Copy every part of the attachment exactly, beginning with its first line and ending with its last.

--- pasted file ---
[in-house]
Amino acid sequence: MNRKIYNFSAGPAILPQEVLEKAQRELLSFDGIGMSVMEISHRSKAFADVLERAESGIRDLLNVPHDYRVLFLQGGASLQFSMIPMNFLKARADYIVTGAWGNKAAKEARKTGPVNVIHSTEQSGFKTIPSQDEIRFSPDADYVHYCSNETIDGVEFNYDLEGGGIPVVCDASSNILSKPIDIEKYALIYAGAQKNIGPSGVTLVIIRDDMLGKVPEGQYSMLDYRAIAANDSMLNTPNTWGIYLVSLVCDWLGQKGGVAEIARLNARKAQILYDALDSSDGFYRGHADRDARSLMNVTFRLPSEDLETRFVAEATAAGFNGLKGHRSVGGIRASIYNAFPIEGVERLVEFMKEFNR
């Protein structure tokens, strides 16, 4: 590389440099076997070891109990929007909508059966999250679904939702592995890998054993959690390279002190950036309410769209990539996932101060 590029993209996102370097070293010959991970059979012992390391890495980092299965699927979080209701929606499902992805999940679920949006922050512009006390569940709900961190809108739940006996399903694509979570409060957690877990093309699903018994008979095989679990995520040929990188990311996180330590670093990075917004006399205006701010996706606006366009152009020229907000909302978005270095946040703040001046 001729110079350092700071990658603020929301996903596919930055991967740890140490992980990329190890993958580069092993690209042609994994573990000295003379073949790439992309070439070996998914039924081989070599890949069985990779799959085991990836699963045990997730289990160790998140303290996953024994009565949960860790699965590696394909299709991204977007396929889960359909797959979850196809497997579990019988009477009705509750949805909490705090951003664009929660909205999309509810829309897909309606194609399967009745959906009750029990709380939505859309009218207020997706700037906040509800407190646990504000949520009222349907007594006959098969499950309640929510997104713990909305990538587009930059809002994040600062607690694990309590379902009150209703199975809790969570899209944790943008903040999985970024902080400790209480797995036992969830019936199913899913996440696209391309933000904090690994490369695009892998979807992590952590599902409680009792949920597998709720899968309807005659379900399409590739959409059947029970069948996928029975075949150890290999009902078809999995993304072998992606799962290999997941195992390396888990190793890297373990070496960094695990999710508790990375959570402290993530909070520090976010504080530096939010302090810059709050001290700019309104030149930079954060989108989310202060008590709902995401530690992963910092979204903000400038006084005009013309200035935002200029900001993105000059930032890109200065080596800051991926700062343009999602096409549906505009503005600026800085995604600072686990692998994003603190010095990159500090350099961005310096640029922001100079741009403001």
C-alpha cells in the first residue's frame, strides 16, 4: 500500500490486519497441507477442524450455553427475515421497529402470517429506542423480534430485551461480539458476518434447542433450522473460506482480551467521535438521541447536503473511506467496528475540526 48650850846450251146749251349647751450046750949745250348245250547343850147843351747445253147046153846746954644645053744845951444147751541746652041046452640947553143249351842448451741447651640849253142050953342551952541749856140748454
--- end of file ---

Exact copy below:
[in-house]
Amino acid sequence: MNRKIYNFSAGPAILPQEVLEKAQRELLSFDGIGMSVMEISHRSKAFADVLERAESGIRDLLNVPHDYRVLFLQGGASLQFSMIPMNFLKARADYIVTGAWGNKAAKEARKTGPVNVIHSTEQSGFKTIPSQDEIRFSPDADYVHYCSNETIDGVEFNYDLEGGGIPVVCDASSNILSKPIDIEKYALIYAGAQKNIGPSGVTLVIIRDDMLGKVPEGQYSMLDYRAIAANDSMLNTPNTWGIYLVSLVCDWLGQKGGVAEIARLNARKAQILYDALDSSDGFYRGHADRDARSLMNVTFRLPSEDLETRFVAEATAAGFNGLKGHRSVGGIRASIYNAFPIEGVERLVEFMKEFNR
């Protein structure tokens, strides 16, 4: 590389440099076997070891109990929007909508059966999250679904939702592995890998054993959690390279002190950036309410769209990539996932101060 590029993209996102370097070293010959991970059979012992390391890495980092299965699927979080209701929606499902992805999940679920949006922050512009006390569940709900961190809108739940006996399903694509979570409060957690877990093309699903018994008979095989679990995520040929990188990311996180330590670093990075917004006399205006701010996706606006366009152009020229907000909302978005270095946040703040001046 001729110079350092700071990658603020929301996903596919930055991967740890140490992980990329190890993958580069092993690209042609994994573990000295003379073949790439992309070439070996998914039924081989070599890949069985990779799959085991990836699963045990997730289990160790998140303290996953024994009565949960860790699965590696394909299709991204977007396929889960359909797959979850196809497997579990019988009477009705509750949805909490705090951003664009929660909205999309509810829309897909309606194609399967009745959906009750029990709380939505859309009218207020997706700037906040509800407190646990504000949520009222349907007594006959098969499950309640929510997104713990909305990538587009930059809002994040600062607690694990309590379902009150209703199975809790969570899209944790943008903040999985970024902080400790209480797995036992969830019936199913899913996440696209391309933000904090690994490369695009892998979807992590952590599902409680009792949920597998709720899968309807005659379900399409590739959409059947029970069948996928029975075949150890290999009902078809999995993304072998992606799962290999997941195992390396888990190793890297373990070496960094695990999710508790990375959570402290993530909070520090976010504080530096939010302090810059709050001290700019309104030149930079954060989108989310202060008590709902995401530690992963910092979204903000400038006084005009013309200035935002200029900001993105000059930032890109200065080596800051991926700062343009999602096409549906505009503005600026800085995604600072686990692998994003603190010095990159500090350099961005310096640029922001100079741009403001």
C-alpha cells in the first residue's frame, strides 16, 4: 500500500490486519497441507477442524450455553427475515421497529402470517429506542423480534430485551461480539458476518434447542433450522473460506482480551467521535438521541447536503473511506467496528475540526 48650850846450251146749251349647751450046750949745250348245250547343850147843351747445253147046153846746954644645053744845951444147751541746652041046452640947553143249351842448451741447651640849253142050953342551952541749856140748454